I had a name, and knew they were a Canadian anthemic rock group (which is exactly the kind of anthemic rock group I love) and so I hit Isohunt (yes I’m a scumbag) to find something by them. The first few searches pulled up a bunch of albums, the most obvious one being called Do You Trust Your Friends. A quick investigation revealed that the album seemed to contain a collaboration with one of my favourite artists, Final Fantasy aka Owen Pallett. Naturally I got bittorrenting post haste and discovered an album that was objectively speaking a horrendous mess. It actually took me a week to figure out that Do You Trust Your Friends was actually a remix album and a poor one at that (Pitchfork, though not unaccustomed to being hard reviewers, gave the album a 1.8 out of 10). Still one track had stuck out, Final Fantasy’s remix of Your Ex-Lover Is Dead was an incoherent mess but it showcased enough of the song to pique my interest. So I went back to the source and found the original track.

When There’s Nothing Left To Burn, You Have To Set Yourself On Fire! intones a gravely voice moments before the track swells into life. Your Ex-Lover Is Dead is the opening track to the group’s third album Set Yourself On Fire and this start is almost a declaration of intent. When the song rouses itself it becomes a perfect showcase of Stars manifold talents. You see whilst Stars have a rock tag around their neck their sound is far more pop than anything else, Your Ex-Lover Is Dead invoking Revolver era The Beatles more than the Arcade Fire. With its sensitive dual vocals and plaintive string and horn sections the song is a far gentler work than you would imagine. There is an odd dichotomy at work, the inherent gentleness of the song being underscored by a musical narrative that whilst not quite thrusting is ultimately a lot more forceful than you’d expect. Your Ex-Lover Is Dead is rousing, and impassioned, and beautiful, and fragile and reveals unknowable depths whilst maintaining an almost facile quality. In other words, I really like it.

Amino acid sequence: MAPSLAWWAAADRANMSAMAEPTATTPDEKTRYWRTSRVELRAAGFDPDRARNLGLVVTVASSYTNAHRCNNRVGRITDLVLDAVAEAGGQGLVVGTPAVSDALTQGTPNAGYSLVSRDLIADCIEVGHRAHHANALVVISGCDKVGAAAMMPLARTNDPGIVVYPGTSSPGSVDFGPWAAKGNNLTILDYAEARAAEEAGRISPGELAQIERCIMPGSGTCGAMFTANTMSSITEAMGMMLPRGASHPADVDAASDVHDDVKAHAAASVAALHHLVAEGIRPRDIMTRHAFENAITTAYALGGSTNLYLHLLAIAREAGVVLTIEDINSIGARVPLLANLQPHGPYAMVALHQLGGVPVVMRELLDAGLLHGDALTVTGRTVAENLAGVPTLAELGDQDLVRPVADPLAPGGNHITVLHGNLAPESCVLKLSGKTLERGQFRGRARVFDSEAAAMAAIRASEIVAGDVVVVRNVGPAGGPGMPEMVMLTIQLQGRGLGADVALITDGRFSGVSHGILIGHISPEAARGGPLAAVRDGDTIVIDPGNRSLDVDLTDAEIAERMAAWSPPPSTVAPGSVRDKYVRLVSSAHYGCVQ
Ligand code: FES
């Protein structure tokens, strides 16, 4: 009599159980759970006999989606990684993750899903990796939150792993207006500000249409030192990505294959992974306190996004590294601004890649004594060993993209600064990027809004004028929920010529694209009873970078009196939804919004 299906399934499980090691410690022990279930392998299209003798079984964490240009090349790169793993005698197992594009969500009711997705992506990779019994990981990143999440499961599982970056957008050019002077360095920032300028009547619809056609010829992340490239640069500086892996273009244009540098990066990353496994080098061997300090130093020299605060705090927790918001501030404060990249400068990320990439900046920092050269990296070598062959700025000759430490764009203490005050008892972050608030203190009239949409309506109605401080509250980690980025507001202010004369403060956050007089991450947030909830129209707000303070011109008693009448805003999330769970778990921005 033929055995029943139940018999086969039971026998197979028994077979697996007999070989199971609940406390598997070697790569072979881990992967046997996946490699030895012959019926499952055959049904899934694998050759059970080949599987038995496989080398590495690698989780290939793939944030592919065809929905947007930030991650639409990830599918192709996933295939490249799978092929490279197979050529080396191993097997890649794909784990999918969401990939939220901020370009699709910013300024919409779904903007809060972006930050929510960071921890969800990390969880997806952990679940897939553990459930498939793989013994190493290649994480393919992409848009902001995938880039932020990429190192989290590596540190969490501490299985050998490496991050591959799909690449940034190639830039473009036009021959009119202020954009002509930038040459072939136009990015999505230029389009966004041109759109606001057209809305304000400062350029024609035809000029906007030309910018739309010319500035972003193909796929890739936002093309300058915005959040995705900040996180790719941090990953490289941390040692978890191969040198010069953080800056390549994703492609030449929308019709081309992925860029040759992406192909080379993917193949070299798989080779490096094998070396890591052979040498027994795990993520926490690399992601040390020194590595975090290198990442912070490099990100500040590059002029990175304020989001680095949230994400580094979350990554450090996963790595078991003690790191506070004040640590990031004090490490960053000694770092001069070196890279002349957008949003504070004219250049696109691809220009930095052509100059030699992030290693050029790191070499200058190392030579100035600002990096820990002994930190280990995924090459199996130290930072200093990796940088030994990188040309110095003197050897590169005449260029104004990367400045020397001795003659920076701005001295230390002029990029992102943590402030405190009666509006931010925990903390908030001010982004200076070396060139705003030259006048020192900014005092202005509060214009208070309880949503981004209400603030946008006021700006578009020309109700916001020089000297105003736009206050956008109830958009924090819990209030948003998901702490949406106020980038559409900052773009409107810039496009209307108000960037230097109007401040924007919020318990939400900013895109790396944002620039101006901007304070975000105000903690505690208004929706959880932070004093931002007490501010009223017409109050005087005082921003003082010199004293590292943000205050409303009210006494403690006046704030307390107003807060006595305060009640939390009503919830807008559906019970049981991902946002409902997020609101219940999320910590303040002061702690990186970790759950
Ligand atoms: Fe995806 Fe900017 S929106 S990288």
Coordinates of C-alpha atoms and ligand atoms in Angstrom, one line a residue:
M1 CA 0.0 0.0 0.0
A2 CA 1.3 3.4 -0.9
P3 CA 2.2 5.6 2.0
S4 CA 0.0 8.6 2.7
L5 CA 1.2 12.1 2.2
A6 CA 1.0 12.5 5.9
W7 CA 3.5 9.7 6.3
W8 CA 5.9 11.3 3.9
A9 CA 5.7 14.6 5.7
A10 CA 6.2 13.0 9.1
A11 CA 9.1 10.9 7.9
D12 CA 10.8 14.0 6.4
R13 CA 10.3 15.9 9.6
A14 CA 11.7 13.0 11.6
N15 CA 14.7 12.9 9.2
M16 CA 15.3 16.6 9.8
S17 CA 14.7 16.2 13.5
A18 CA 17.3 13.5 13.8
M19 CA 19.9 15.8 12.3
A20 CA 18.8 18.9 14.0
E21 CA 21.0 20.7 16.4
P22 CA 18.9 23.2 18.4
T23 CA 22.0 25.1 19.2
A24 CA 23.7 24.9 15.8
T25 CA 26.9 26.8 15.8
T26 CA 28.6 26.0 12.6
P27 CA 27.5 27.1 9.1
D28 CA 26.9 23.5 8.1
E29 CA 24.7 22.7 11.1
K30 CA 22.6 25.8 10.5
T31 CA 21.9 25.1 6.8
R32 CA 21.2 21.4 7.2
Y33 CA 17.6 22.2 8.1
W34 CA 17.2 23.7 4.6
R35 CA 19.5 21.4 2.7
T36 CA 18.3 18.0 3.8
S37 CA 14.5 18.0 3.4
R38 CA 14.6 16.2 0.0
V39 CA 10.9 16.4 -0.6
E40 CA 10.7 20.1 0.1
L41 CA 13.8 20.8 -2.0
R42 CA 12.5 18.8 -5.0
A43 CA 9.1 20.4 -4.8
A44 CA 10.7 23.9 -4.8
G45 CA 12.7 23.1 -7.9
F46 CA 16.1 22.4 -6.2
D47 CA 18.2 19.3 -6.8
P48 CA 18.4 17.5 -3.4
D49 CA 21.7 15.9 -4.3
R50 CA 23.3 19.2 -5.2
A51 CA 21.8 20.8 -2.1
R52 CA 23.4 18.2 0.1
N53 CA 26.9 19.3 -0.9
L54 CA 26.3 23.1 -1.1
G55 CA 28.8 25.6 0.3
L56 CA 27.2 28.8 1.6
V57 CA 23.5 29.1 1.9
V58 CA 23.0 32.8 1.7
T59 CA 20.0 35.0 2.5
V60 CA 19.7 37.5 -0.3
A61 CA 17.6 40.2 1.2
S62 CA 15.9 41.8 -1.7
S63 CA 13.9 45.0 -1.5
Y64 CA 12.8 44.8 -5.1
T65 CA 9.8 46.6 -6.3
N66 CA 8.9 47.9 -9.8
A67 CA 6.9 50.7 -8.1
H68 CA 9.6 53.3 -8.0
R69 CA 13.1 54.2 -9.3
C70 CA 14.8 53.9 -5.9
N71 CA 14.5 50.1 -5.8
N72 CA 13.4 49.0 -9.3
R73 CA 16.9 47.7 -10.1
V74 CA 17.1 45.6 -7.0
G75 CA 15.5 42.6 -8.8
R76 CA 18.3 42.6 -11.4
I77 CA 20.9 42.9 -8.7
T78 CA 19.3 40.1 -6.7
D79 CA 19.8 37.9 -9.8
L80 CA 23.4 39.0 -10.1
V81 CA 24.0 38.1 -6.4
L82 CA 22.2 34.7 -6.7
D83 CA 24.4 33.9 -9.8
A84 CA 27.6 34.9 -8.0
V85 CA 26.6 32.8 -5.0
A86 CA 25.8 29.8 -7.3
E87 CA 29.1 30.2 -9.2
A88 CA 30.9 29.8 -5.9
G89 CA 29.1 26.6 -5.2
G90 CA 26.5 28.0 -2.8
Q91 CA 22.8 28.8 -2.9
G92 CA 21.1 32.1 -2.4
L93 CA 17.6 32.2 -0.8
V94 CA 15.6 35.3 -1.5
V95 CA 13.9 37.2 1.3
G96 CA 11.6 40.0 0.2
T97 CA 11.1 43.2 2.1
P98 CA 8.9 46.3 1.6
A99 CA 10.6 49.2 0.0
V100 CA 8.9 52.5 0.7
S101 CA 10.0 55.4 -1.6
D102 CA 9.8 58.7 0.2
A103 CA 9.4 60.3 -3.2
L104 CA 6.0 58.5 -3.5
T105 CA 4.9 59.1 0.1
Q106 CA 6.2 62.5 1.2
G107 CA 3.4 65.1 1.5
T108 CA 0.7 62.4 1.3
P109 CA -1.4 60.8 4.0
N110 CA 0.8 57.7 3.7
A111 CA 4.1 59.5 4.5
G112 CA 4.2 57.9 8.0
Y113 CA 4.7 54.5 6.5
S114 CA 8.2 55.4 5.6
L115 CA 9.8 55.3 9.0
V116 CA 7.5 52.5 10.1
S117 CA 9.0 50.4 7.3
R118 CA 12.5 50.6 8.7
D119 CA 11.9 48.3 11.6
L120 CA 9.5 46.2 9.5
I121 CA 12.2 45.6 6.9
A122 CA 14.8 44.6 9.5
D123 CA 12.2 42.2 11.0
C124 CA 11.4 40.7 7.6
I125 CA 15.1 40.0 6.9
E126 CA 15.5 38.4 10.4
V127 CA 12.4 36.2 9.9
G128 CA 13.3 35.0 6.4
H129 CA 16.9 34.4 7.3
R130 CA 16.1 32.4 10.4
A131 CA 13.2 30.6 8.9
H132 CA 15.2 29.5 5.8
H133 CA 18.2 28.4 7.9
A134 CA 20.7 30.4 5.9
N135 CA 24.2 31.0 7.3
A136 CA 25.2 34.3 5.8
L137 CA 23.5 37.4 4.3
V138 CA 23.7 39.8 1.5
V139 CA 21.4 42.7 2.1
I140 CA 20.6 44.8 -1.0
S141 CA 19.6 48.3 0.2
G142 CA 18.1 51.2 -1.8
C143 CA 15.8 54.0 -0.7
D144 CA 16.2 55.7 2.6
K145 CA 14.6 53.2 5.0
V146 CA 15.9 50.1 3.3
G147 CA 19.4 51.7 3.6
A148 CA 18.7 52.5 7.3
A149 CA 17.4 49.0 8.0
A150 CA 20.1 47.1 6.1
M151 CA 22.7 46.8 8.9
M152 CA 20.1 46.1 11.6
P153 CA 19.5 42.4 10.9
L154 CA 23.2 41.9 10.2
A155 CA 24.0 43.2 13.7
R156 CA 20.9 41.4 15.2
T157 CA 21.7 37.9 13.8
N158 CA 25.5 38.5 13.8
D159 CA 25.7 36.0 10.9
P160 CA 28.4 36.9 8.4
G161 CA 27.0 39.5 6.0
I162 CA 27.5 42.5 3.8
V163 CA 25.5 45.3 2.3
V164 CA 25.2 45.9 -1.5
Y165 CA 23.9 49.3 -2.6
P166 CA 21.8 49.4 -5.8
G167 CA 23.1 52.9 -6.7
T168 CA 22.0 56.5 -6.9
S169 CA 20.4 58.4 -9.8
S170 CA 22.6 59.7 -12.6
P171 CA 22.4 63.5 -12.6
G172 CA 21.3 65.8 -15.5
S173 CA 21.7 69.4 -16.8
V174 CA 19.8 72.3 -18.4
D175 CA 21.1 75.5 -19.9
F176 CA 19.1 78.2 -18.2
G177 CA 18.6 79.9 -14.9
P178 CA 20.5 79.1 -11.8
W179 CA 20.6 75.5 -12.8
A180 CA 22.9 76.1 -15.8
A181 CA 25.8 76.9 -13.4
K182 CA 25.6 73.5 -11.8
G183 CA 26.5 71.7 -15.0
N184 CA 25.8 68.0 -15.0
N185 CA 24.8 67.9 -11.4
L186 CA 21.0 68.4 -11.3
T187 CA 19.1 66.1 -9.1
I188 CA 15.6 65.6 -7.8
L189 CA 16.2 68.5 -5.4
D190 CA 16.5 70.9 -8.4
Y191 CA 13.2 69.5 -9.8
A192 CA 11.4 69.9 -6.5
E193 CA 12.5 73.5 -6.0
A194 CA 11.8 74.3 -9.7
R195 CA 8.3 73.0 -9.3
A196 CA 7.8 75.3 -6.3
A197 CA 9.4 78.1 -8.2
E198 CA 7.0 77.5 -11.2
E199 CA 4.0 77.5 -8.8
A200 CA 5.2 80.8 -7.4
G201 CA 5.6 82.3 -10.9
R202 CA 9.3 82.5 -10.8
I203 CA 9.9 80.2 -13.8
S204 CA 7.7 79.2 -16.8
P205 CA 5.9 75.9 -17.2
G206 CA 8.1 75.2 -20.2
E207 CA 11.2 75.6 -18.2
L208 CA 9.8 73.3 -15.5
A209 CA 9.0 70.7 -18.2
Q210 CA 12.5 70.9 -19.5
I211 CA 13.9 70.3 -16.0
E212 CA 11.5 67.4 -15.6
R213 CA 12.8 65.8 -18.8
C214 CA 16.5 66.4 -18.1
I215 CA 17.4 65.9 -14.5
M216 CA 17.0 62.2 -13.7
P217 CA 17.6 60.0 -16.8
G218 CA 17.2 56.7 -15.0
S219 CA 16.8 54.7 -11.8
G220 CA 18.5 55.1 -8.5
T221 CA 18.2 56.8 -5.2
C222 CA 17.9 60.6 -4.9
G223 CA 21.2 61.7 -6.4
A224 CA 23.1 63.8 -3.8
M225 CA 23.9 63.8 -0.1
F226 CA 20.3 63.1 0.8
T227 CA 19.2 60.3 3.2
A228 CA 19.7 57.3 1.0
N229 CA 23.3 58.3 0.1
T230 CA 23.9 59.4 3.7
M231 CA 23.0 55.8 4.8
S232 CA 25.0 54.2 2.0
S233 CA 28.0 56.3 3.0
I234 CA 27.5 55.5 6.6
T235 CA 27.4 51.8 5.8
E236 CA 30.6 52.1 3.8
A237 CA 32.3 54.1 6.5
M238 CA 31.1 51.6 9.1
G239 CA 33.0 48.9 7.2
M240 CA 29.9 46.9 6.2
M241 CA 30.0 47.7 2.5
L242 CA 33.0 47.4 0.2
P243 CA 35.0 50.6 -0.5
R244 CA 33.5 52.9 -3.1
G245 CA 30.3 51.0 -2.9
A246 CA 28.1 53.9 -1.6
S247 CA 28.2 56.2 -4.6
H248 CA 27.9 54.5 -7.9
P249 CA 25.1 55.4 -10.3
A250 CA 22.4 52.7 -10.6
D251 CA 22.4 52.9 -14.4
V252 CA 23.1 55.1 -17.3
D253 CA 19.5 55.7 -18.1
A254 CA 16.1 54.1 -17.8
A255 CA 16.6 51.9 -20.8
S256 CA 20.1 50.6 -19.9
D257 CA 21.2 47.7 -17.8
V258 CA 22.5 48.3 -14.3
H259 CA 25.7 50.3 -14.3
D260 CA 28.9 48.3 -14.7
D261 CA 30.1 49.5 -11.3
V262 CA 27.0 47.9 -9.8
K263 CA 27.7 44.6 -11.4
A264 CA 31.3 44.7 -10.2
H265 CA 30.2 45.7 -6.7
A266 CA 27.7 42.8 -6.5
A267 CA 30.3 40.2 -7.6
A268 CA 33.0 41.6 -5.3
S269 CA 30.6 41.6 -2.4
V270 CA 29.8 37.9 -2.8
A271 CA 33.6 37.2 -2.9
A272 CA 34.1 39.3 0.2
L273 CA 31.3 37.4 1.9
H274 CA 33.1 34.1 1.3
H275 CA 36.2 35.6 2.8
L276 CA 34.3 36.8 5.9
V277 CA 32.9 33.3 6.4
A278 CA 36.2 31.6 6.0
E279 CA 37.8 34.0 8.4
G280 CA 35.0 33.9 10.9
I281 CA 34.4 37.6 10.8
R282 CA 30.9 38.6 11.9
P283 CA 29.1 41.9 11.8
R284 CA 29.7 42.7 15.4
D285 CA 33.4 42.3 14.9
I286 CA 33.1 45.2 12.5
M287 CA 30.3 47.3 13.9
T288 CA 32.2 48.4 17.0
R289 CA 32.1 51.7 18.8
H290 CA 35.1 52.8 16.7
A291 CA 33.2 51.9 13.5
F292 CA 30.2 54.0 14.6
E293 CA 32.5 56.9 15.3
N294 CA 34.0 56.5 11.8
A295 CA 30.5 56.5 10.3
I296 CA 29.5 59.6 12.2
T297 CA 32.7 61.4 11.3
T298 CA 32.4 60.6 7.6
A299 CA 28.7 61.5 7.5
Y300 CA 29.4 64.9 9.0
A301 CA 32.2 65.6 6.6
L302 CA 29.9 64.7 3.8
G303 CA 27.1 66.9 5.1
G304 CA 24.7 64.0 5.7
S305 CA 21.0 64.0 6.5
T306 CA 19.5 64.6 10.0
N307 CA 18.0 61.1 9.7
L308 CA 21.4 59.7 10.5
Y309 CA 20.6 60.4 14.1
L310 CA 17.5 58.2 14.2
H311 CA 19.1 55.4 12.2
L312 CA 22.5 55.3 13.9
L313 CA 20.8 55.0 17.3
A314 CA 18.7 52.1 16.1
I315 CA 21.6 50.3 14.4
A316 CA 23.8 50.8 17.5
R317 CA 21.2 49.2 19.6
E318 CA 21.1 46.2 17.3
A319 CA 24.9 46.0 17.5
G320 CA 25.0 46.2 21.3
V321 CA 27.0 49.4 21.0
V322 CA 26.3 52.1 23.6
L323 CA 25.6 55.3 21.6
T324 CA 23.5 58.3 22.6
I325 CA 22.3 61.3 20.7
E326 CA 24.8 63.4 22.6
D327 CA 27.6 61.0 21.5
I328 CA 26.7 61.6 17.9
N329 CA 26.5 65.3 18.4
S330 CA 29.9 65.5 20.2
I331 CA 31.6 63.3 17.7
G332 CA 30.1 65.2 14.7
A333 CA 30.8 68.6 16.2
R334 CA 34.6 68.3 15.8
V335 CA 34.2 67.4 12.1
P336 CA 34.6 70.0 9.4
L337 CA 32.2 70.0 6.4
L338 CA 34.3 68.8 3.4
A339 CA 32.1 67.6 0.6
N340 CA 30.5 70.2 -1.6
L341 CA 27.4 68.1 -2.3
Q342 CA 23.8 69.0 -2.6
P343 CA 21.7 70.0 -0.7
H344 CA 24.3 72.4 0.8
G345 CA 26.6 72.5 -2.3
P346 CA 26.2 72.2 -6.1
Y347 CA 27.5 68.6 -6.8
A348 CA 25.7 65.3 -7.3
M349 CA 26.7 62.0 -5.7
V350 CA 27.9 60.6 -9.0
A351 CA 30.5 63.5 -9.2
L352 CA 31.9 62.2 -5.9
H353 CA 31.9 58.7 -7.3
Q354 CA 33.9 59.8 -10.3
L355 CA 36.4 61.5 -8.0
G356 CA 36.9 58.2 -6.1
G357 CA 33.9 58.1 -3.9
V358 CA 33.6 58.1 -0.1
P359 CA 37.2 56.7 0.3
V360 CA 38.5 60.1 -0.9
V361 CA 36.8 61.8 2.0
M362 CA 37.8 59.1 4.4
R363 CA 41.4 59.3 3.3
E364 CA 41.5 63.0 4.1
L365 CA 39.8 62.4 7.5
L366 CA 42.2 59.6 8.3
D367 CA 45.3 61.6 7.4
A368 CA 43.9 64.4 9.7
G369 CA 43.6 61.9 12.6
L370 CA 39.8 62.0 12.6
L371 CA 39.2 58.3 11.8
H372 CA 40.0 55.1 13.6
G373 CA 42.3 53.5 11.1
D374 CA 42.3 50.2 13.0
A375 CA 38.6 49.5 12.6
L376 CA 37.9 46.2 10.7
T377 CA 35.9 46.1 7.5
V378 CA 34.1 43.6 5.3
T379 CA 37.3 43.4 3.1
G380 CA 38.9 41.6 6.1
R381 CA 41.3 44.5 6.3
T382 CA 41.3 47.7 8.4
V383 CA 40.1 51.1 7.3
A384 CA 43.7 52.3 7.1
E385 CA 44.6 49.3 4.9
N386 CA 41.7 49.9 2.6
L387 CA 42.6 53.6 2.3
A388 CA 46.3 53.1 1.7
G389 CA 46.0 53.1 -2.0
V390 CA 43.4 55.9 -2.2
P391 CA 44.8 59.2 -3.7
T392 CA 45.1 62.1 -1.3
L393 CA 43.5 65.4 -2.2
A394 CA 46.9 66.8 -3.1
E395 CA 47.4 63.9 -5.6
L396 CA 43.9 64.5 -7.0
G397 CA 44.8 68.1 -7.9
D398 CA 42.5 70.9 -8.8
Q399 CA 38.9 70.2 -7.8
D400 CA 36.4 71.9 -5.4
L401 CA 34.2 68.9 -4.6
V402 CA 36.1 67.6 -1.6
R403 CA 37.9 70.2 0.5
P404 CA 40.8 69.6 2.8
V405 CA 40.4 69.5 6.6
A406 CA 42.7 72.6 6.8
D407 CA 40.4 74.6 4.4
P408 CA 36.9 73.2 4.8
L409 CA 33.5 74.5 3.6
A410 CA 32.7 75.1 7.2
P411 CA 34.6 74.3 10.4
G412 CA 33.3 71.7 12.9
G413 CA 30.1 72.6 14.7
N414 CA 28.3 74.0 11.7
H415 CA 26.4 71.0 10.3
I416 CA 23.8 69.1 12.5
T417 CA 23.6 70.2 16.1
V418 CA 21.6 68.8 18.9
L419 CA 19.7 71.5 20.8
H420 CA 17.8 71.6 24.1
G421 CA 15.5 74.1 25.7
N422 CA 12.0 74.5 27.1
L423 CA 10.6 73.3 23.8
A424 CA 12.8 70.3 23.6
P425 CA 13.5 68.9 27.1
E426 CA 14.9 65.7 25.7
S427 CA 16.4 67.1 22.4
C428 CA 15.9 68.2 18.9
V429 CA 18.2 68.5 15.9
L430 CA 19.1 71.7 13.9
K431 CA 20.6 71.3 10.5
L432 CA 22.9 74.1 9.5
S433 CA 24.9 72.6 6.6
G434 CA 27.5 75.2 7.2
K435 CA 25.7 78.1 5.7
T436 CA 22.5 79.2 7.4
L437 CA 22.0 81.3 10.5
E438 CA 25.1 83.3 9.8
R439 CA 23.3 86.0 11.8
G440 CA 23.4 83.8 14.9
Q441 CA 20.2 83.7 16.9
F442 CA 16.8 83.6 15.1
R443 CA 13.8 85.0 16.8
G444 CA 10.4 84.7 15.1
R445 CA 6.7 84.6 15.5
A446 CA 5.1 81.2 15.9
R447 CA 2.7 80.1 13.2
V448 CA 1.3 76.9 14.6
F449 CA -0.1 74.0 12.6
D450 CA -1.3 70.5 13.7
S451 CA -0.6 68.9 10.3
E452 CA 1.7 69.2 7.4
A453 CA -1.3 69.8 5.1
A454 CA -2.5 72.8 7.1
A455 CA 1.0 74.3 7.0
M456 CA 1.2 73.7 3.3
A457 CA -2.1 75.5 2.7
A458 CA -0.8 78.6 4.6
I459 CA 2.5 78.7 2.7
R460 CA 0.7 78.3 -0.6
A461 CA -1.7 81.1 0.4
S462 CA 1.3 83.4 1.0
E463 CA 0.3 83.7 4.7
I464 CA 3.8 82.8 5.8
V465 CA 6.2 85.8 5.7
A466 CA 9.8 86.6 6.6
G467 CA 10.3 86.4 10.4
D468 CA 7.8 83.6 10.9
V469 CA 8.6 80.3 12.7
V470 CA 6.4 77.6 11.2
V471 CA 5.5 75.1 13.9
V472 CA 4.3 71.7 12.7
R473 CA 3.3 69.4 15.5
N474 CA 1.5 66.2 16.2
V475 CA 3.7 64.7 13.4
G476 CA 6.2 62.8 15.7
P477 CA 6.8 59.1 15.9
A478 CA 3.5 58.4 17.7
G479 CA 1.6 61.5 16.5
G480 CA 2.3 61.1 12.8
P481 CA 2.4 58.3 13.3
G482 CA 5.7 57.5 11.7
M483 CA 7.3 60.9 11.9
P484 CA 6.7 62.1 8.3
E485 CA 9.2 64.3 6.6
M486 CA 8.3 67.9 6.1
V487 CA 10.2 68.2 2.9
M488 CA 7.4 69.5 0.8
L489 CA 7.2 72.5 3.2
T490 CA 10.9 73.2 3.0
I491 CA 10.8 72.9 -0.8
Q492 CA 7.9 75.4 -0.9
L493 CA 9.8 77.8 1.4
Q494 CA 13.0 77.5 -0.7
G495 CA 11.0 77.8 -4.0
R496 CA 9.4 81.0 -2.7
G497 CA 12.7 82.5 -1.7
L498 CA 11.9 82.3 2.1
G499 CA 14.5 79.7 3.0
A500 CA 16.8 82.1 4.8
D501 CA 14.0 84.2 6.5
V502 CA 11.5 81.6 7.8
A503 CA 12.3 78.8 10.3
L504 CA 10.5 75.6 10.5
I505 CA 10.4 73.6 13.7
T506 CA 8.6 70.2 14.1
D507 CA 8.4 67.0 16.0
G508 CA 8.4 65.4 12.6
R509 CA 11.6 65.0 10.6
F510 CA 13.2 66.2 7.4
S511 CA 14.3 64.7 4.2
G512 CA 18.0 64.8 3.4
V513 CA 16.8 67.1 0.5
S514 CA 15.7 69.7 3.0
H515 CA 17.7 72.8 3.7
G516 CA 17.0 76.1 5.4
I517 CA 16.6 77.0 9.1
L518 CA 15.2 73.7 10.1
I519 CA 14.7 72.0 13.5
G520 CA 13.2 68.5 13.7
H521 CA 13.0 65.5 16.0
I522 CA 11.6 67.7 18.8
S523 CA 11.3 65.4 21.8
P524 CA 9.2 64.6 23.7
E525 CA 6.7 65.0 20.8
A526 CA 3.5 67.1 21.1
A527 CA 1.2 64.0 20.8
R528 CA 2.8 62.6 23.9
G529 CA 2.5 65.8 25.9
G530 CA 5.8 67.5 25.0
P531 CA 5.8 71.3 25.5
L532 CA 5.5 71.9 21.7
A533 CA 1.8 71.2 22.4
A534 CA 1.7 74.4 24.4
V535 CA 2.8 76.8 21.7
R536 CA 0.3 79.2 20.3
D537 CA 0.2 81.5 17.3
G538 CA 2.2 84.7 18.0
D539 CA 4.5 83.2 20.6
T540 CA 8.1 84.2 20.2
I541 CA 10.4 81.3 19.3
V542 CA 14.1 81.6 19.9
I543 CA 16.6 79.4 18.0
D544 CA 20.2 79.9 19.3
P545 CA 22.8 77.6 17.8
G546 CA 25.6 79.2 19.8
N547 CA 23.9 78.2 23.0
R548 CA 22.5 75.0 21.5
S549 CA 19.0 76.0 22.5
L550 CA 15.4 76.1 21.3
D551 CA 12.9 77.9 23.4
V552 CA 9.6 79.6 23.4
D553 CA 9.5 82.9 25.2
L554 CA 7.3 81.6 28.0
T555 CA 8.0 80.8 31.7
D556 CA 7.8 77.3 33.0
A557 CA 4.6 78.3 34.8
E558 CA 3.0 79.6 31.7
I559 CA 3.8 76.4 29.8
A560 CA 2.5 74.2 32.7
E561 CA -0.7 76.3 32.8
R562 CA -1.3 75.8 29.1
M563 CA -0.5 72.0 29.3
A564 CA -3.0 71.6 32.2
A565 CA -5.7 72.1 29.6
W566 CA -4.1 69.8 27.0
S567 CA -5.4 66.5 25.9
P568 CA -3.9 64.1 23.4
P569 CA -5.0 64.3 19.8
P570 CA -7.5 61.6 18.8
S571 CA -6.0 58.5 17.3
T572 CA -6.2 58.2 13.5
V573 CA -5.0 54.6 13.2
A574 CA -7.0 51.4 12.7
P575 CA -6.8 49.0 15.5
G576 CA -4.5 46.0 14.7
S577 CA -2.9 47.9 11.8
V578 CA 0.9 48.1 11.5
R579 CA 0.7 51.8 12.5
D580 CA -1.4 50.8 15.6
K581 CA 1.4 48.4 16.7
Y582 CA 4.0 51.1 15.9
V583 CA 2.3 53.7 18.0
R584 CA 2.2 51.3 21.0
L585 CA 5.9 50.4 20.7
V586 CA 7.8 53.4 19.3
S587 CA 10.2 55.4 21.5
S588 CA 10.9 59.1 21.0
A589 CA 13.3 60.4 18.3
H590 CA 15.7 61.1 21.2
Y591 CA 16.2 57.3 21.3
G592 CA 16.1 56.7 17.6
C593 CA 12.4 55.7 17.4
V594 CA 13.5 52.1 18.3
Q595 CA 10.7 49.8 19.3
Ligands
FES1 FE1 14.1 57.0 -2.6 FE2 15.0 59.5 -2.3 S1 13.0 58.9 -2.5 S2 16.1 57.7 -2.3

Also if you’re interested here is the Final Fantasy version of the song.

Nite and Fog by Mercury Rev

“Vampires want darkness, Monsters want souls. Spiders want corners, but you want it all”